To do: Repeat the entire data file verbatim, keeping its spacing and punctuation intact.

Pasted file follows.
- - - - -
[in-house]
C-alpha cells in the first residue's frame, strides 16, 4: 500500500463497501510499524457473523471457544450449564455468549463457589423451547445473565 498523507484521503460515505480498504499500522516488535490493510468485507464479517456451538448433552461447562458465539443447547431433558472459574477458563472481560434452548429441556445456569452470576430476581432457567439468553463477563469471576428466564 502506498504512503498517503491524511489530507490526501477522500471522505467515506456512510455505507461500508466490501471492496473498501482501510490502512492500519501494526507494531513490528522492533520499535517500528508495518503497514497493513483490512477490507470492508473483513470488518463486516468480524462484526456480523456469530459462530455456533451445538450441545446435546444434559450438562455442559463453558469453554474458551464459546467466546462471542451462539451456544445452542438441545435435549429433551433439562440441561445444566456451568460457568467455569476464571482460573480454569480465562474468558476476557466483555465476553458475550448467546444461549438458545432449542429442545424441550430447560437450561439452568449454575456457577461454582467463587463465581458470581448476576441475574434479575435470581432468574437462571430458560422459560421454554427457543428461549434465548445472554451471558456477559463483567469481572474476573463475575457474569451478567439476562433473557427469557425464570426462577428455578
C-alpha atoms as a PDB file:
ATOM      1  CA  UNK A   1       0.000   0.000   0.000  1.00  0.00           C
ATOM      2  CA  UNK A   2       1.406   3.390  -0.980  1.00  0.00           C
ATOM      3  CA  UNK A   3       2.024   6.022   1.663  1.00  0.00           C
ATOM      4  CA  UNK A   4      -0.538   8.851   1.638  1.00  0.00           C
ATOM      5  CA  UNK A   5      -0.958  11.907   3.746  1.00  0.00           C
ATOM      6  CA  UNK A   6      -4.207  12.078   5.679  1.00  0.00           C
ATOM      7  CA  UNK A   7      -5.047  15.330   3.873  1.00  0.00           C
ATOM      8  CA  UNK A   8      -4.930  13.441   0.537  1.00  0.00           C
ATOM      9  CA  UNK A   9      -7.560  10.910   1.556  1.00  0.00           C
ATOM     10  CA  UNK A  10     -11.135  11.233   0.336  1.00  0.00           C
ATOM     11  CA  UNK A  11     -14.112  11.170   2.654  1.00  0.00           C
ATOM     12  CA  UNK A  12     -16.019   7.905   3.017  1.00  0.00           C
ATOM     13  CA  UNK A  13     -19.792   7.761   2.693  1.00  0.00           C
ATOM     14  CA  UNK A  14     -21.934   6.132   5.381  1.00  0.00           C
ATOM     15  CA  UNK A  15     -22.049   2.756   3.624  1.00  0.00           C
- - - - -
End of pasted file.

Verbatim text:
[in-house]
C-alpha cells in the first residue's frame, strides 16, 4: 500500500463497501510499524457473523471457544450449564455468549463457589423451547445473565 498523507484521503460515505480498504499500522516488535490493510468485507464479517456451538448433552461447562458465539443447547431433558472459574477458563472481560434452548429441556445456569452470576430476581432457567439468553463477563469471576428466564 502506498504512503498517503491524511489530507490526501477522500471522505467515506456512510455505507461500508466490501471492496473498501482501510490502512492500519501494526507494531513490528522492533520499535517500528508495518503497514497493513483490512477490507470492508473483513470488518463486516468480524462484526456480523456469530459462530455456533451445538450441545446435546444434559450438562455442559463453558469453554474458551464459546467466546462471542451462539451456544445452542438441545435435549429433551433439562440441561445444566456451568460457568467455569476464571482460573480454569480465562474468558476476557466483555465476553458475550448467546444461549438458545432449542429442545424441550430447560437450561439452568449454575456457577461454582467463587463465581458470581448476576441475574434479575435470581432468574437462571430458560422459560421454554427457543428461549434465548445472554451471558456477559463483567469481572474476573463475575457474569451478567439476562433473557427469557425464570426462577428455578
C-alpha atoms as a PDB file:
ATOM      1  CA  UNK A   1       0.000   0.000   0.000  1.00  0.00           C
ATOM      2  CA  UNK A   2       1.406   3.390  -0.980  1.00  0.00           C
ATOM      3  CA  UNK A   3       2.024   6.022   1.663  1.00  0.00           C
ATOM      4  CA  UNK A   4      -0.538   8.851   1.638  1.00  0.00           C
ATOM      5  CA  UNK A   5      -0.958  11.907   3.746  1.00  0.00           C
ATOM      6  CA  UNK A   6      -4.207  12.078   5.679  1.00  0.00           C
ATOM      7  CA  UNK A   7      -5.047  15.330   3.873  1.00  0.00           C
ATOM      8  CA  UNK A   8      -4.930  13.441   0.537  1.00  0.00           C
ATOM      9  CA  UNK A   9      -7.560  10.910   1.556  1.00  0.00           C
ATOM     10  CA  UNK A  10     -11.135  11.233   0.336  1.00  0.00           C
ATOM     11  CA  UNK A  11     -14.112  11.170   2.654  1.00  0.00           C
ATOM     12  CA  UNK A  12     -16.019   7.905   3.017  1.00  0.00           C
ATOM     13  CA  UNK A  13     -19.792   7.761   2.693  1.00  0.00           C
ATOM     14  CA  UNK A  14     -21.934   6.132   5.381  1.00  0.00           C
ATOM     15  CA  UNK A  15     -22.049   2.756   3.624  1.00  0.00           C